As a key player in the development of the sport sector in Africa, the public sector also has a role to play in Sport for Development and Peace (SDP).

Betting on sport as an engine of development requires the implementation of coordinated strategies, within which the public sector can play a leading role. Governance, regulations, technical and financial support, leadership – its action can take various forms. 

A public sector at the heart of sports policies

Most African countries have developed a sports policy adapted to their respective objectives. Organised in 2008 by the Moroccan Ministry of Youth and Sports, the National Sports Conference led to the definition of a National Sports Strategy (2008-2020) with five strategic levers, including the sports and sports practice promotion, modernisation of the sector’s governance, the training system reform and sport trades professionalisation. 80% of the budget was allocated to infrastructure development (PwC, 2020).

In 2020, South Africa adopted a national sport development strategy under the Horizon 2025. Under the tutelage of the Department of Sport, Arts and Culture, the strategy aims to develop sport and its values in everyday life and generate a sporting nation with a melting pot of champions. Among the five main strands, priority is given to the “active nation”, which promotes access to recreational sports for all with the objective of promoting well-being and social integration, and preventing risky behaviour (delinquency, health).

African sports policies wish to make sport a source of socio-economic and financial opportunities and international influence. Nevertheless, inclusiveness remains essential for these emerging countries and the public sector can contribute to this. For example, improving the specific skills of sports actors should be part of a training offer that is accessible to all. Further, the practice of grassroots sports and school sports is often hindered by a lack of equipment. Although all Moroccan regions now have local infrastructure, the ratio remained at one sporting complex for 68,400 Moroccans in 2018 (PwC, 2020). Governments must therefore “organise sport and integrate it into development policies so that it participates in the economic, social, and cultural development of young nations” (Kpazaï, 2012, p.100).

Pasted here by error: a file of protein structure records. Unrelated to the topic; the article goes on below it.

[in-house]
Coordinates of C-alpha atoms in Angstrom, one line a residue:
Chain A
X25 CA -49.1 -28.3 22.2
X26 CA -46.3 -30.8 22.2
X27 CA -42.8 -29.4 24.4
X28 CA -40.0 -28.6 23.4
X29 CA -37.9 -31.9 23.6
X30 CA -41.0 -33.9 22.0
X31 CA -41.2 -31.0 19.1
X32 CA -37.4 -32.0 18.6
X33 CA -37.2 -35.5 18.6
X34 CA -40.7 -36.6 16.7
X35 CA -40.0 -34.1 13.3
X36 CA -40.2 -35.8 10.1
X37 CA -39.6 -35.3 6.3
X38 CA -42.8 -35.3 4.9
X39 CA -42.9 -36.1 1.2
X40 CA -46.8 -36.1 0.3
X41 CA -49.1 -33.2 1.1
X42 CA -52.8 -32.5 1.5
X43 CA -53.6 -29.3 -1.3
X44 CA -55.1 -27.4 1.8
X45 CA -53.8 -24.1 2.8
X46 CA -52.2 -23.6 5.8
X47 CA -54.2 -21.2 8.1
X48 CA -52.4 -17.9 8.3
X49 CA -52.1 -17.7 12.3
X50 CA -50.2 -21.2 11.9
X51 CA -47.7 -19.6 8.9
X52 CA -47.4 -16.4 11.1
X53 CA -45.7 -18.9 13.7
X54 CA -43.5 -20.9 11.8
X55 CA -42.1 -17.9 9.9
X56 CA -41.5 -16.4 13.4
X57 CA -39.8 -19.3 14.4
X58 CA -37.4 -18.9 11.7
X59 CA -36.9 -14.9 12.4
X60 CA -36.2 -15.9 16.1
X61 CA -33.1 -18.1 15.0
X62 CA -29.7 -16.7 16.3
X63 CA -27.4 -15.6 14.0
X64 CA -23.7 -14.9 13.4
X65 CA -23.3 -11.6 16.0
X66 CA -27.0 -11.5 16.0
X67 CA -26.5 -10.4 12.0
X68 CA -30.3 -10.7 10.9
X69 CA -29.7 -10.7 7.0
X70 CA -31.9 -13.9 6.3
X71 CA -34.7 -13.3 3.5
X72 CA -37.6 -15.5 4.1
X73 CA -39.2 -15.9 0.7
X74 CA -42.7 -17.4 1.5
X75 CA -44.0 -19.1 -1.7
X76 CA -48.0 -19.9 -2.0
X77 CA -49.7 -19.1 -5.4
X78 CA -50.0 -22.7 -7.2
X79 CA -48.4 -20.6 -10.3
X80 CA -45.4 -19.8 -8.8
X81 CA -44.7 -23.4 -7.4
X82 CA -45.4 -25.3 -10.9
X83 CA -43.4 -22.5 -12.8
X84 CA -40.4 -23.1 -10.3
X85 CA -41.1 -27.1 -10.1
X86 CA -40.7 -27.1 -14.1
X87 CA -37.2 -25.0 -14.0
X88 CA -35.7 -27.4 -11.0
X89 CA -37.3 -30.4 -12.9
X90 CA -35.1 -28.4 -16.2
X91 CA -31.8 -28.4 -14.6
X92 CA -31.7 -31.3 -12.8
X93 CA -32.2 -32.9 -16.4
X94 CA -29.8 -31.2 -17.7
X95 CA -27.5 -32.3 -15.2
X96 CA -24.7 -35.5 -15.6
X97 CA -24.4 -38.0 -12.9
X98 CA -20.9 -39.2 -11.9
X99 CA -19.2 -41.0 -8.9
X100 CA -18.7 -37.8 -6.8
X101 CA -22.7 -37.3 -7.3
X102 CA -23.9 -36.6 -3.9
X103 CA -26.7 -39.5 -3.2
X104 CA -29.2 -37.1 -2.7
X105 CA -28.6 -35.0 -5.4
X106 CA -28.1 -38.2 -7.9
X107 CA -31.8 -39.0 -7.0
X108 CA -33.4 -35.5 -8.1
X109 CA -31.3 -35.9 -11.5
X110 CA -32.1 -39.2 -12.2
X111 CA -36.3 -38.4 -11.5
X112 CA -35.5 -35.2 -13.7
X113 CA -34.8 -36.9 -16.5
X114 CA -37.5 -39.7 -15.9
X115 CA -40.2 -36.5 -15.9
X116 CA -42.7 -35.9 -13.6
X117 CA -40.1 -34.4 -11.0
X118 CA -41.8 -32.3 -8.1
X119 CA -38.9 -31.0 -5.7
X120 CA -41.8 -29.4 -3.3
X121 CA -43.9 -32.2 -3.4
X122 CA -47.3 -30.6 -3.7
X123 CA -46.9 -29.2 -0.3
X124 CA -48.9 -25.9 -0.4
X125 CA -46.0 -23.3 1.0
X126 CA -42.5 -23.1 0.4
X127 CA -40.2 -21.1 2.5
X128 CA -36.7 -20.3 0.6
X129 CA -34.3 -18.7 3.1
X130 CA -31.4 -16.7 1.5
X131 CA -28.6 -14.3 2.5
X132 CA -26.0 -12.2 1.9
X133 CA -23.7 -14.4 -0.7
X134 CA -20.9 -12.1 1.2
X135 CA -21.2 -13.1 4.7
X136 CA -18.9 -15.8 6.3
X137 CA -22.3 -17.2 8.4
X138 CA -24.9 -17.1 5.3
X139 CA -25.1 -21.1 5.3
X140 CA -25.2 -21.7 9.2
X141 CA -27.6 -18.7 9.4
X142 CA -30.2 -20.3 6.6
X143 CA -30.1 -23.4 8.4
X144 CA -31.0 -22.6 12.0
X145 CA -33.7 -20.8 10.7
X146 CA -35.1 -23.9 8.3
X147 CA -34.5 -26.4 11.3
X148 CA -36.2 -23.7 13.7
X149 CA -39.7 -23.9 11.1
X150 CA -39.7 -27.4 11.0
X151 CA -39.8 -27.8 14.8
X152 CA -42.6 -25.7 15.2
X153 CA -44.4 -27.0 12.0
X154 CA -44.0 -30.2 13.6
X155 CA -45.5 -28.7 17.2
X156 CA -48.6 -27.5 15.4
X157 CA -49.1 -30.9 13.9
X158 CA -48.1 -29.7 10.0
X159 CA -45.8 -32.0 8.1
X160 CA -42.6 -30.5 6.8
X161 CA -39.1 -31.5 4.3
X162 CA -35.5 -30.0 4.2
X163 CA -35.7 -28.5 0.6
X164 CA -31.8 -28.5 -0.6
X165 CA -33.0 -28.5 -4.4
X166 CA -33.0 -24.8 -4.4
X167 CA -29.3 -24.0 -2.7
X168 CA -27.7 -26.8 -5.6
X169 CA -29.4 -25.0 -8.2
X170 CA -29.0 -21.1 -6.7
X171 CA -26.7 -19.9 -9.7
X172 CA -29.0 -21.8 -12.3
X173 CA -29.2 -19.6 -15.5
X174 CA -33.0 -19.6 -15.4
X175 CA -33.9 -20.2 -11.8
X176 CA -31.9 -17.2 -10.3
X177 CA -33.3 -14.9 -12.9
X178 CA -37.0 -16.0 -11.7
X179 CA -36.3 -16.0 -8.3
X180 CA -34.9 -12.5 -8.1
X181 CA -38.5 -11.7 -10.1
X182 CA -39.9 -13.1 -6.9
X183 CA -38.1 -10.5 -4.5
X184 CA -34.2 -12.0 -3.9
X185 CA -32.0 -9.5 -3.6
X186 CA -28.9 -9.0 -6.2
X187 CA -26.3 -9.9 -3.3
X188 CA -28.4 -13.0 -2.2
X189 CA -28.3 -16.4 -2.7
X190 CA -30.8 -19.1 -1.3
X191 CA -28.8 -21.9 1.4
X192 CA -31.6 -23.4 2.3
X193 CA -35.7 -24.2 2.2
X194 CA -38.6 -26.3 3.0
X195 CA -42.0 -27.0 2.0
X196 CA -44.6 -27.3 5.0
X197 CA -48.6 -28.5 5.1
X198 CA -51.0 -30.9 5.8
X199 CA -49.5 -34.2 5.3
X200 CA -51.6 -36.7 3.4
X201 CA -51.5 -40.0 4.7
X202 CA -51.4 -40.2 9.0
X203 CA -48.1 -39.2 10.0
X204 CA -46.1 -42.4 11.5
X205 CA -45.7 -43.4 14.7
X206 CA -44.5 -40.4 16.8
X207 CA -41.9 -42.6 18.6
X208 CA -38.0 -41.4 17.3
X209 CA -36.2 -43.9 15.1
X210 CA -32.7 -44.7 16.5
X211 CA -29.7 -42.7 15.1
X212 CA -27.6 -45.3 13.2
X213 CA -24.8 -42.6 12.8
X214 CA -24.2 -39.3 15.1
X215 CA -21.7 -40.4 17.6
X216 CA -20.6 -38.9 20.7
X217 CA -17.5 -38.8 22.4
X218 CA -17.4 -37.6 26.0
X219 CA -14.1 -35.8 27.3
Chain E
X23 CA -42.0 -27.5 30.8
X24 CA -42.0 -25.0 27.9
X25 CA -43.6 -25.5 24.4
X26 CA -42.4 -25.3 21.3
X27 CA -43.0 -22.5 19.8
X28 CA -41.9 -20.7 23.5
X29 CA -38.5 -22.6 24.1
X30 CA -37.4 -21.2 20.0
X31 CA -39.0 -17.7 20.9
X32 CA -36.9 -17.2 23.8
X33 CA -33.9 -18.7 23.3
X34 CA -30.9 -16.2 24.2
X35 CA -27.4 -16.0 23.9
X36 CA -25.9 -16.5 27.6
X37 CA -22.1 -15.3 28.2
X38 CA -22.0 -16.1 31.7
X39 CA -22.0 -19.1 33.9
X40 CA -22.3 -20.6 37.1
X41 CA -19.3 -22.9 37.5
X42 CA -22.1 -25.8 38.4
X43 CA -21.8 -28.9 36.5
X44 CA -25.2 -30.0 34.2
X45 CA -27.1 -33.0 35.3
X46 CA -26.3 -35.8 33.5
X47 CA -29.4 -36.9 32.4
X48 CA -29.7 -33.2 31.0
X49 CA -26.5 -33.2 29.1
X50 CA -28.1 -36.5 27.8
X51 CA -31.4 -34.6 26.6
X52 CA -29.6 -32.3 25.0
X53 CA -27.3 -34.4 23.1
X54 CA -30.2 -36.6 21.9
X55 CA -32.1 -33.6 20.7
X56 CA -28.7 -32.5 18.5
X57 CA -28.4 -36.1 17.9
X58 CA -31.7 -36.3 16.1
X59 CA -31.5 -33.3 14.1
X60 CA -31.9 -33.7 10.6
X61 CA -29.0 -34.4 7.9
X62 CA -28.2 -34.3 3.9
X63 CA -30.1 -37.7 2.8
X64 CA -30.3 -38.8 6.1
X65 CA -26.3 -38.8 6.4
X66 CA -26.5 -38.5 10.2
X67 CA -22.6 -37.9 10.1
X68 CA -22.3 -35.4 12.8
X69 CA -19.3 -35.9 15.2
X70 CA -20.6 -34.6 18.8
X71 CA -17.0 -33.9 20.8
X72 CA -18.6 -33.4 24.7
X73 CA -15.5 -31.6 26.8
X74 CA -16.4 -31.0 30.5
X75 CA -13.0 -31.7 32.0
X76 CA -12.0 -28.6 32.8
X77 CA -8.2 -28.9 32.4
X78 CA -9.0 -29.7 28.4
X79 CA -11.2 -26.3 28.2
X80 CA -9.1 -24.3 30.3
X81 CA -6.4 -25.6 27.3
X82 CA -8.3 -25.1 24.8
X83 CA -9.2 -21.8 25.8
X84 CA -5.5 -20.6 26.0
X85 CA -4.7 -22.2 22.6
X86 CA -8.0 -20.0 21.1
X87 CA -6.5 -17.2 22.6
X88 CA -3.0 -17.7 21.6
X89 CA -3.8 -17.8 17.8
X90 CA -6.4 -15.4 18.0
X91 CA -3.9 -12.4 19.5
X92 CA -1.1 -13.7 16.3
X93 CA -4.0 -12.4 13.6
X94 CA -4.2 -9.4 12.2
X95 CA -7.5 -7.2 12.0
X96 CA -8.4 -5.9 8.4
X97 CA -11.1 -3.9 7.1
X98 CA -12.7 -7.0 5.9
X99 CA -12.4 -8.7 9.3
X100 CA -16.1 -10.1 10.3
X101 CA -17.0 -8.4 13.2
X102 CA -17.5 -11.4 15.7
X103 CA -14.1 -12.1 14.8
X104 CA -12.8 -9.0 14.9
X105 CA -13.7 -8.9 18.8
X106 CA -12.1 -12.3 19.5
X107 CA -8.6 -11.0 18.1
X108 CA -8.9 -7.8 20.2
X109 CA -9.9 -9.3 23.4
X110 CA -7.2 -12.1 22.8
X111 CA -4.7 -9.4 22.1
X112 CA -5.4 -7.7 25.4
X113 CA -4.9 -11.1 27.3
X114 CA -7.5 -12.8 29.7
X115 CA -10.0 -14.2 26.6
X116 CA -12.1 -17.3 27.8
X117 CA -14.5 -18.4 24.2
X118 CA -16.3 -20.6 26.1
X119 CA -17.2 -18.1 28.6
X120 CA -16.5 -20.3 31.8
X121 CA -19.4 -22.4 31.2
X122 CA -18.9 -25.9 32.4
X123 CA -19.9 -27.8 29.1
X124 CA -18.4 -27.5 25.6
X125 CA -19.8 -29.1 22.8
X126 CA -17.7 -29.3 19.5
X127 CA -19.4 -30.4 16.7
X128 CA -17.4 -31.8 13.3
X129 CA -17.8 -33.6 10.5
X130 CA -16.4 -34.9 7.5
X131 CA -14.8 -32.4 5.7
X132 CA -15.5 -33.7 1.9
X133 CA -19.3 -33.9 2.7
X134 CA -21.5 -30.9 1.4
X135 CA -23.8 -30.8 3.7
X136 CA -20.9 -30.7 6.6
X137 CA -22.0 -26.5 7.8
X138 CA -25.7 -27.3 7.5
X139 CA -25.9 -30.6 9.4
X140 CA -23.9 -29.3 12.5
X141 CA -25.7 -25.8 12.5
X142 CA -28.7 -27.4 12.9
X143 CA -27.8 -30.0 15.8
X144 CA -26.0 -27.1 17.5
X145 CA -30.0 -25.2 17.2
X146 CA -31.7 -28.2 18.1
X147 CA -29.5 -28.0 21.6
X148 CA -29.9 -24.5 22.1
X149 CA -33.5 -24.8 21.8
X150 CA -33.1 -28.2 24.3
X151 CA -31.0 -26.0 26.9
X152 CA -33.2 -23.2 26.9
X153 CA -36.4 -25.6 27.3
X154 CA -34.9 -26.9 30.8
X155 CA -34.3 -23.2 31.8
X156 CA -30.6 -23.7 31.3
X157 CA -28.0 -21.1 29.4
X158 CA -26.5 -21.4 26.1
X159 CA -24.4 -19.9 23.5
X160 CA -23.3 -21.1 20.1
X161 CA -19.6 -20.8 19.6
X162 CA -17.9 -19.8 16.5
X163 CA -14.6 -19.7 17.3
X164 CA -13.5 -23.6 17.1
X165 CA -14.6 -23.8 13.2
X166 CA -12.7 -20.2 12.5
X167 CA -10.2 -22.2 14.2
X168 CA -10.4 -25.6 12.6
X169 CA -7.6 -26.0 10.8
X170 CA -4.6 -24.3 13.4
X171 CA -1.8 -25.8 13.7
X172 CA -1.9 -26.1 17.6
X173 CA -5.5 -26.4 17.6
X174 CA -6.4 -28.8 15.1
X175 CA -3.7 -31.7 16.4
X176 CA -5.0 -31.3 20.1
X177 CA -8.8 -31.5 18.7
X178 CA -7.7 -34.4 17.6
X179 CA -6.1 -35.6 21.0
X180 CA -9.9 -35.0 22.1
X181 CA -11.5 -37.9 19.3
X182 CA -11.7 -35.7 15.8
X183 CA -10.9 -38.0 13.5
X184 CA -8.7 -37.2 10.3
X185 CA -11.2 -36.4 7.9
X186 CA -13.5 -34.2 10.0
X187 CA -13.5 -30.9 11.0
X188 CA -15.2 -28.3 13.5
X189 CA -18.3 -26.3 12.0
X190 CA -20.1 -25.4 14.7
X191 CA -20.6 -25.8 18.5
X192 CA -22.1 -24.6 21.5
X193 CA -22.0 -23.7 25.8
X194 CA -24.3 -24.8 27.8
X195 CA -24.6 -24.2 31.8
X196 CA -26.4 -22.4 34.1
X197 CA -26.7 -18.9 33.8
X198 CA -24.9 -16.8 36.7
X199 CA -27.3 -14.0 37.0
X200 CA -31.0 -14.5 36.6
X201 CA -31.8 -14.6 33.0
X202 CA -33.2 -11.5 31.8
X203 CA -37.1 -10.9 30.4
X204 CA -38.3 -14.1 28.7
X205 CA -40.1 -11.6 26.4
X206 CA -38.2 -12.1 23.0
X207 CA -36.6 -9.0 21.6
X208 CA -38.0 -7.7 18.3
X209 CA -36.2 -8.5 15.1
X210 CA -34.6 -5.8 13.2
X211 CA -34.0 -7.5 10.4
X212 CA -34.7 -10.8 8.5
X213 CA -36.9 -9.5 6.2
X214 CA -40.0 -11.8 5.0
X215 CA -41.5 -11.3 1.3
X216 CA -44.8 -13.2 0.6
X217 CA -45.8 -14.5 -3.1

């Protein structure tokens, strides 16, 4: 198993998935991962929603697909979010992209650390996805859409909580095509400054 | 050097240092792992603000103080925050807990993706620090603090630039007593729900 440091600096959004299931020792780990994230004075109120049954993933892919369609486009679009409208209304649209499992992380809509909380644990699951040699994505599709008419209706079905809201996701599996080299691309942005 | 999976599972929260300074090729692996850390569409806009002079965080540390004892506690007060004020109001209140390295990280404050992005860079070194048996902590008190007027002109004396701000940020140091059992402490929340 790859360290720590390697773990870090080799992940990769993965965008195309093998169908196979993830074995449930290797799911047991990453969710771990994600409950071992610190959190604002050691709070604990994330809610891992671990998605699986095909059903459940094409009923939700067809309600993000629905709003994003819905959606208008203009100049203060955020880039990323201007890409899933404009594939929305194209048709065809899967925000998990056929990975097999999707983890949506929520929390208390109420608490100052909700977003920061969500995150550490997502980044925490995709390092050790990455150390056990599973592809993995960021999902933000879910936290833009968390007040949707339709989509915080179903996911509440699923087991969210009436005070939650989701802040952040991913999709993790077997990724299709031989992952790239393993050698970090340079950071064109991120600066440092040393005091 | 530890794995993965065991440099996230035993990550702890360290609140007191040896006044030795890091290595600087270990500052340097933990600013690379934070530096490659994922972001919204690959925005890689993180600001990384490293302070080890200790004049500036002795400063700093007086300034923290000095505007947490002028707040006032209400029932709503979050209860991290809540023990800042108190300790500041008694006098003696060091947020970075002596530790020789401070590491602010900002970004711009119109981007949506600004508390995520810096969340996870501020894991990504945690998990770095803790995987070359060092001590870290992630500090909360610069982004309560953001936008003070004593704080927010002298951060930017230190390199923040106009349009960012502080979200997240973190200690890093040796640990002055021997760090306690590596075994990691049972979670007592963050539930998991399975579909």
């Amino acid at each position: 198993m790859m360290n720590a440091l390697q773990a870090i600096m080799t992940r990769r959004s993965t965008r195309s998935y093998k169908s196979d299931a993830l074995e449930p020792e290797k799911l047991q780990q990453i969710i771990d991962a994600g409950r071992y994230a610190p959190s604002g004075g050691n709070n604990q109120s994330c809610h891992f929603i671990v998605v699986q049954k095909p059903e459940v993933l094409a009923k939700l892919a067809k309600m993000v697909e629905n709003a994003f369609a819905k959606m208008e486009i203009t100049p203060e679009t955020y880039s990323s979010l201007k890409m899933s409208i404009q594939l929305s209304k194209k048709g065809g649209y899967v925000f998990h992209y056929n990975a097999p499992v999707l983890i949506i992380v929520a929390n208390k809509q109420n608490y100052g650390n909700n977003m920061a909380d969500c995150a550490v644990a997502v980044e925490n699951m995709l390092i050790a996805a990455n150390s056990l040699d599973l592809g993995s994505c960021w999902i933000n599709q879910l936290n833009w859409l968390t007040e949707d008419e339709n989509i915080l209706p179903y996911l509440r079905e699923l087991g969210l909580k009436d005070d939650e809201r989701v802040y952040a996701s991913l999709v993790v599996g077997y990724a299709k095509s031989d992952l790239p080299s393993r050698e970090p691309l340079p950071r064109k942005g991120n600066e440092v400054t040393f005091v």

The role of the public sector in Sport for Development and Peace (SDP)

SDP is an emerging sector of development cooperation and represents the intentional use of sport and physical activity as a tool to contribute to development and peace goals (Dudfield & Dingwall-Smith, 2015). SDP promotes outcomes beyond the playing field (health, education) rather than focusing solely on athletic performance.

Sport development and SDP are two different but interrelated approaches. According to Kidd, SDP can be distinguished from sport development in that it seeks out those not already involved in sport without prioritising participation in training and competitions (2008, p.373). In terms of social change, “sport alone is unlikely to succeed but neither are programmes that use sport as a medium without sports expertise or infrastructure” (Sanders, 2017, p. 46).

The role of the public sector in SDP depends, in part, on the prevailing state conception (i.e. neoliberal, social democrat, developmentalist, etc.). In the Ivory Coast, sport organisation is the state’s responsibility, which, through the Ministry of Sports, supports and supervises the activities of legal entities, with respect to the practice of sport and the organisation of national and international competitions.

In Kenya, while “sport policies and legislative arrangements are out of date […], government efforts are recognised in areas such as capacity building and training as well as providing an enabling environment in which civil society and the private sector could function…Sport and development management was vigorously pursued by various NGOs and private companies and that Kenya excelled in areas such as traditional sport and games […], sport education at school and the development of the youth” (ICESSD, 2014, p.161).

Generally, “it is recommended that the state focuses on leadership in SDP, including policy, legislation, regulation and oversight, and forming strong partnerships with other sectors to ensure SDP efforts are effective and efficient, and subject to evaluation. It may still retain the ability to fund or deliver special projects and scale initiatives as needed” (Sanders, 2017, p.192).

Thus, the role of the public sector in sport development and development through sport depends on a variety of factors. However, there is broad agreement on the need to foster synergies between the public and private sectors, civil society, and the academic world to maximise the potential of sport for social change.